Water, taken in moderation, cannot hurt anybody.
Water analysis may be considered routine by many who work with environmental analyses; however, it can be a very complex matrix depending on where the water is from and what constituents are present. Specialized methods and extensive experience with non-routine water analyses are critical for providing accurate trace-level metals data.
Brooks Applied Labs analyzes water samples using several different 1600-series methods, depending on the type of water to be analyzed. In addition, we have developed several innovative methods to accurately assess trace-level contaminants in complex water matrices such as seawater and flue gas desulfurization wastewaters. Our advanced analytical services set us apart from routine labs, to help you meet your goals for even the most challenging projects. Request a quote online to get started!
Due to the improvements already achieved in treating and monitoring industrial process wastewaters and municipal sewage discharges, non-point source pollution has been identified by the US EPA and many state environmental agencies as the leading cause of persistent water quality impairment. Non-point source pollution occurs primarily as a result of the surface runoff from precipitation, commonly referred to as stormwater, mobilizing and transporting contaminants into our lakes, rivers, wetlands, and estuaries. These pollutants can accumulate in receiving waters and sediment, adversely affecting the overall health of aquatic ecosystems and threatening the beneficial use of many water resources.
Of particular interest are several common heavy metals that have been demonstrated to severely impact water quality. Substantial amounts of heavy metals are deposited and mobilized by transportation (vehicle exhaust, brake linings, etc.), construction (soil erosion, exposed metal, etc.), and emissions from industrial activities (power plants, cement kilns, etc.). Precipitation is also naturally mildly acidic; therefore, it has the potential to dissolve and transport these toxic surface pollutants to receiving waters. Consequently, significant concentrations of cadmium, chromium, copper, lead, mercury, nickel, and zinc are frequently found in stormwater, especially in highly developed areas.
In response, regulatory agencies across the nation have implemented stormwater management programs in compliance with the National Pollutant Discharge Elimination System (NPDES) and the Clean Water Act to monitor for and eventually reduce heavy metal pollution in stormwater. In addition to stormwater management system operators, construction sites in excess of one acre and large industrial facilities are generally required to implement stormwater monitoring and pollution prevention plans. These plans typically employ various approved Best Management Practices (BMP) to facilitate the removal of heavy metals from stormwater before it reaches receiving waters.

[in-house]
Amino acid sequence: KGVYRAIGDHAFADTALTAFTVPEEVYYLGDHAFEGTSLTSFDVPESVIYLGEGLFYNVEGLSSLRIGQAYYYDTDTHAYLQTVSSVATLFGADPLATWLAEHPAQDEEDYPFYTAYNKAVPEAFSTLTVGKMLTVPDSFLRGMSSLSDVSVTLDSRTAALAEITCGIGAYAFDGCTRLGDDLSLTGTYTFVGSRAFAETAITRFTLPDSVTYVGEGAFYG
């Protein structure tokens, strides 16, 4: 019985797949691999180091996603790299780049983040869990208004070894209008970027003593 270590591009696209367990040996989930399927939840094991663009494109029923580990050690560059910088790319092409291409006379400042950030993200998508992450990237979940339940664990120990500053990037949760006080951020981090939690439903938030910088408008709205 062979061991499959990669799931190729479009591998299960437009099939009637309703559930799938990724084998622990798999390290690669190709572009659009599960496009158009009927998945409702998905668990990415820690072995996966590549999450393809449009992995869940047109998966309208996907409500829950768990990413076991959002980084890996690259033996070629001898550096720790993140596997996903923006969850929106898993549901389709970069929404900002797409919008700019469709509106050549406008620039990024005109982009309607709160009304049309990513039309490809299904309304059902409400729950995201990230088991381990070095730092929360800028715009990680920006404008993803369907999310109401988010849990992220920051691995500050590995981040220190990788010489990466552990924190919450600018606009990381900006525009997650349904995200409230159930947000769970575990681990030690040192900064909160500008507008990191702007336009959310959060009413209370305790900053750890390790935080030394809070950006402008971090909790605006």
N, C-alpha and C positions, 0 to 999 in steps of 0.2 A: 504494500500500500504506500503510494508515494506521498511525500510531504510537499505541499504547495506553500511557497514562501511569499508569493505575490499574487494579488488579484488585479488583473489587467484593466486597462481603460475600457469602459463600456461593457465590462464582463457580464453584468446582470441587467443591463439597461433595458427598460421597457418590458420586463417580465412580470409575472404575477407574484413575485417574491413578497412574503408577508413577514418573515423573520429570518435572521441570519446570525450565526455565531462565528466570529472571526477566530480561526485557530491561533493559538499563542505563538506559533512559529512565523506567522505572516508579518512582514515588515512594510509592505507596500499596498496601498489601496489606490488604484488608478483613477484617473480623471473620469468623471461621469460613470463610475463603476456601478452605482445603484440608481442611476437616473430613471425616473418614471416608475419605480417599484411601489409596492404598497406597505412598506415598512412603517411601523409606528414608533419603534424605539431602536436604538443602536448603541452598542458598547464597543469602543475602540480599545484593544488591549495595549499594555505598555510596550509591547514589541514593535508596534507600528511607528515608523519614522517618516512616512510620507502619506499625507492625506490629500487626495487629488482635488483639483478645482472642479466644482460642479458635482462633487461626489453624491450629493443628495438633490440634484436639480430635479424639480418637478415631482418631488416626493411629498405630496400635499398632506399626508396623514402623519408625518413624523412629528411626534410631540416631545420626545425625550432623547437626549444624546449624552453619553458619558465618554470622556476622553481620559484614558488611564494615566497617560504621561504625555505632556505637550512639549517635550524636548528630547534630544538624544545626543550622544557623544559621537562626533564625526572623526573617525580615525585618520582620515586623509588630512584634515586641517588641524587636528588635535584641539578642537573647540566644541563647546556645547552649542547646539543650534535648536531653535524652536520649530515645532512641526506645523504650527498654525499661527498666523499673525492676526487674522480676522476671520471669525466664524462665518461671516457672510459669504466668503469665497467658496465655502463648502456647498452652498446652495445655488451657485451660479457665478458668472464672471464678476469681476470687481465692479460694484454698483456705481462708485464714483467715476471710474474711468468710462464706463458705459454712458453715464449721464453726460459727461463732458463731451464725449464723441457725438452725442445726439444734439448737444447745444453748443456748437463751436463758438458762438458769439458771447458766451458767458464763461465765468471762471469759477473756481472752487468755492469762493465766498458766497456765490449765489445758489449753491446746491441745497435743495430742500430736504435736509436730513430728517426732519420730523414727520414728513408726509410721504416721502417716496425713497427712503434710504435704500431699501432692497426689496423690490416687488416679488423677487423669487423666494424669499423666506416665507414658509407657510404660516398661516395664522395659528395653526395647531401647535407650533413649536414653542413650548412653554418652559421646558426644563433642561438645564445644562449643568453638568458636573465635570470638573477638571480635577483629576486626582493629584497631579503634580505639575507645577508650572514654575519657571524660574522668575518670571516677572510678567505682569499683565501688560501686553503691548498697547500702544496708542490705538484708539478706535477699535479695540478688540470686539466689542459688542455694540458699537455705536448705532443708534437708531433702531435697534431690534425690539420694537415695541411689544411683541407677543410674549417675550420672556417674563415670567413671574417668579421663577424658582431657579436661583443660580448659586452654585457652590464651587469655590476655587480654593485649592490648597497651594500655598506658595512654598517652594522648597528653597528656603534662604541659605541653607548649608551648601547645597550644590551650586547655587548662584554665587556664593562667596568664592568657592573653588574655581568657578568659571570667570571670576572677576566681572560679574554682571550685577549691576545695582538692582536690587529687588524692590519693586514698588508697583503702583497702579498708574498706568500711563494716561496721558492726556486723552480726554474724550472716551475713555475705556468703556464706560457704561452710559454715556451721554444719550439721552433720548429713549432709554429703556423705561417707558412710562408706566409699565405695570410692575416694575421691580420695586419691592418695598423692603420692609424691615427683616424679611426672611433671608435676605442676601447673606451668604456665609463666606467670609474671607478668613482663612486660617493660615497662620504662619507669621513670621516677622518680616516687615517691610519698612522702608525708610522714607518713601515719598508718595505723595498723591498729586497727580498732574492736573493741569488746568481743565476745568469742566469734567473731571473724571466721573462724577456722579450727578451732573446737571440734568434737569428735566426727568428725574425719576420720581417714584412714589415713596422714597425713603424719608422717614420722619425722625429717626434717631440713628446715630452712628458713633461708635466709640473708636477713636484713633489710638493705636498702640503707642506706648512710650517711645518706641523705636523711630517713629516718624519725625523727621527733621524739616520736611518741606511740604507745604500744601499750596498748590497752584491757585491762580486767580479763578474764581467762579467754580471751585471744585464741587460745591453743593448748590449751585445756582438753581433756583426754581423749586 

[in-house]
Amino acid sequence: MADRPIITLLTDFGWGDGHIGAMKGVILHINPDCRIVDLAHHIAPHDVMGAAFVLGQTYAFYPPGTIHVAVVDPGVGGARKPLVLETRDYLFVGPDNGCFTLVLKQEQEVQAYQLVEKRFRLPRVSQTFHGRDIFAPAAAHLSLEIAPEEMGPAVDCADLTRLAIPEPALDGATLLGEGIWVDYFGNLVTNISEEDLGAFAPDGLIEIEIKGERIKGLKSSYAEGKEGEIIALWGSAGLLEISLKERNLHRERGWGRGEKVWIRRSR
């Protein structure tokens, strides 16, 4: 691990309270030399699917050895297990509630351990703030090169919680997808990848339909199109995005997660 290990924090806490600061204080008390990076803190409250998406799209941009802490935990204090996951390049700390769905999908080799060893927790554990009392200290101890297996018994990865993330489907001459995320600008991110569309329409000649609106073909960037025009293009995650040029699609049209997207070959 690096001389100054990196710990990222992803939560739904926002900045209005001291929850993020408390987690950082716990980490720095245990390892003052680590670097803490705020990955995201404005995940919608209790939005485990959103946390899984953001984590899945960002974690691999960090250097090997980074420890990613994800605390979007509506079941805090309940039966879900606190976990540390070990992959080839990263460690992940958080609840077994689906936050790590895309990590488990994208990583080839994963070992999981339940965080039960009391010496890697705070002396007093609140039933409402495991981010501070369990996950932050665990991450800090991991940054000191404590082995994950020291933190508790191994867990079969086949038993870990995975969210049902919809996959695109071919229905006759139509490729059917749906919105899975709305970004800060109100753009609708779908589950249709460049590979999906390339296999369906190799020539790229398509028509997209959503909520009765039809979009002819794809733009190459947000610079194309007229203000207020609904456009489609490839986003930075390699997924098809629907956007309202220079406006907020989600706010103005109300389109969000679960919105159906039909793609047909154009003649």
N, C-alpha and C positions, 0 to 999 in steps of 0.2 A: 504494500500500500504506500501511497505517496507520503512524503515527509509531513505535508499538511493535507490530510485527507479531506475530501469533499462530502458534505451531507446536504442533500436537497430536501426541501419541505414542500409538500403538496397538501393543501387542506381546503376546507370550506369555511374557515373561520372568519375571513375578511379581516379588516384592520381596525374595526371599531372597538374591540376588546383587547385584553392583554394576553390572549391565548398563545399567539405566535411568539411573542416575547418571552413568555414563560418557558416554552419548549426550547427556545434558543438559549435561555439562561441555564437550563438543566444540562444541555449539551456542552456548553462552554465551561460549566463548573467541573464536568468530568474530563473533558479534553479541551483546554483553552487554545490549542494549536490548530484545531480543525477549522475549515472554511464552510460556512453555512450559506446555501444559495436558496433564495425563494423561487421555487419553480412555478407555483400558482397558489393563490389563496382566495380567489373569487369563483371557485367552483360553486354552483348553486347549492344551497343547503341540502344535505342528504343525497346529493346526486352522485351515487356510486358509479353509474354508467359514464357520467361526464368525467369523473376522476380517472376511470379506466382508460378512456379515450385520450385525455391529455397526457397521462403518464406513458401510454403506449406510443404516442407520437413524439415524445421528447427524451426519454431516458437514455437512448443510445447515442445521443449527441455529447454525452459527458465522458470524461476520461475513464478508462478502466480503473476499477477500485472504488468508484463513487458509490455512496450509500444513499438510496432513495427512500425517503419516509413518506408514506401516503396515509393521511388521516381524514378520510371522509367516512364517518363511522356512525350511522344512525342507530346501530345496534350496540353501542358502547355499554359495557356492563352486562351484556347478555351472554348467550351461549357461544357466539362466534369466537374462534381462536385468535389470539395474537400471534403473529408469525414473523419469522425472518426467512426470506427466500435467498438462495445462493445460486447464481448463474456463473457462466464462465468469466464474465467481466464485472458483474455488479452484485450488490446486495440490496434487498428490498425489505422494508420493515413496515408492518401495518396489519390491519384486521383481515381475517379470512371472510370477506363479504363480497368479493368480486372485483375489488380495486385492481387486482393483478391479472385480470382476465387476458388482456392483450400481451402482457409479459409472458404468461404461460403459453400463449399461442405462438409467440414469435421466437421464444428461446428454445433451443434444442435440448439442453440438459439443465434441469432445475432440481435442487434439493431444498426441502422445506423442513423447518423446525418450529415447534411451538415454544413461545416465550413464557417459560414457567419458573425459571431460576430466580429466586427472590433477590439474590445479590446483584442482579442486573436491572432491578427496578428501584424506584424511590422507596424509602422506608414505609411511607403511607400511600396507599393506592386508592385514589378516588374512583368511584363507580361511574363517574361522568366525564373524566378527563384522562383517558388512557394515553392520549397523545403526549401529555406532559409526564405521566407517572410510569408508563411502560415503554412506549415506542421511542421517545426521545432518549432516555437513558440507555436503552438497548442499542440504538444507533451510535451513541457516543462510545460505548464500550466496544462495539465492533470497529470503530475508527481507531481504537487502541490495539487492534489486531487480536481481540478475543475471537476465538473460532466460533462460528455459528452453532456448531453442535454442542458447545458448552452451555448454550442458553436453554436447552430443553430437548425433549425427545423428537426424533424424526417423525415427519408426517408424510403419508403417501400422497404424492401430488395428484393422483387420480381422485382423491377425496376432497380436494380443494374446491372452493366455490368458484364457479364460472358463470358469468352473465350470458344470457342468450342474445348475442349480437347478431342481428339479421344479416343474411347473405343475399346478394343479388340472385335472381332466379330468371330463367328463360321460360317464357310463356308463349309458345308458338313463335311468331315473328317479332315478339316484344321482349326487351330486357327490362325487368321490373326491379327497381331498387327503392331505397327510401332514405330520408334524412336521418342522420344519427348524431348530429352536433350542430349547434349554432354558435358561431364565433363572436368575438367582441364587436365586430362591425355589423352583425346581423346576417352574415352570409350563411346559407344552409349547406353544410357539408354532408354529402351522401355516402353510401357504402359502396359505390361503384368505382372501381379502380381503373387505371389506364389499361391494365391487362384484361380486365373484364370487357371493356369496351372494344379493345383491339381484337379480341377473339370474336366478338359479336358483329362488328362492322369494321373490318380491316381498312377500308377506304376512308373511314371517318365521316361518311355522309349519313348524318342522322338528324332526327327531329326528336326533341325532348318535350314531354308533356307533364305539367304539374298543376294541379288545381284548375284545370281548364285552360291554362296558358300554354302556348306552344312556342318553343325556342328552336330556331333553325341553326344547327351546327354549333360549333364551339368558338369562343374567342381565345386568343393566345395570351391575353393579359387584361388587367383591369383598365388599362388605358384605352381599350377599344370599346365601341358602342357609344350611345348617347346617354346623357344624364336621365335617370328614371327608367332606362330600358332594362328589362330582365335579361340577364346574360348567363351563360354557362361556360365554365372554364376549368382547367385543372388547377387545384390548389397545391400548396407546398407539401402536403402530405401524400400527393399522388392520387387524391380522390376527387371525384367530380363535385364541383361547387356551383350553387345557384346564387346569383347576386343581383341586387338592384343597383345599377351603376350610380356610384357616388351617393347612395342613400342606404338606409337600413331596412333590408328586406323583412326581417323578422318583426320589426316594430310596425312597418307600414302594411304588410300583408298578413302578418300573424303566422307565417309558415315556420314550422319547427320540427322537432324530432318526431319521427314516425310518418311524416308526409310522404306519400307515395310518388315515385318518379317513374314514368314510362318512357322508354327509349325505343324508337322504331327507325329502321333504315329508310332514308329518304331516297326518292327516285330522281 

However, thousands of water bodies across the nation are already listed for impairment due to heavy metals from stormwater sources. Once listed, Total Maximum Daily Load (TMDL) studies to identify the total pollutant loading that a water body can receive and still meet water quality standards must be performed.
In order to evaluate and compare the effectiveness of specific BMP installations under varying conditions or acquire data with sufficient accuracy and precision to be useful in TMDL studies, far more sensitive analytical methods are required.
At Brooks Applied Labs we utilize analytical methods that were developed by the EPA specifically for the determination of heavy metals with sufficient accuracy and precision to measure concentrations at ambient levels. These highly-specialized methods require ultra-clean laboratory facilities, reagents, and instrumentation in order to minimize or eliminate contamination that could easily exceed ambient concentrations and result in elevated method detection limits (MDL).
For example, by utilizing EPA Method 1638 (Determination of Trace Elements in Ambient Waters by ICP-MS) in conjunction with interference removal technology, such as a Dynamic Reaction Cell or Collision Cell Technology, we are able to achieve some of the lowest MDLs commercially available.
Additionally, as one of the few laboratories that participated in the development and validation of EPA Method 1631 (Mercury in Water by Oxidation, Purge and Trap, and CVAFS) and EPA Method 1630 (Methylmercury in Water by Distillation, Aqueous Ethylation, Purge and Trap, and CVAFS), we have unparalleled experience performing these ultra-sensitive methods in order to measure mercury and methylmercury concentrations at sub parts-per-trillion levels.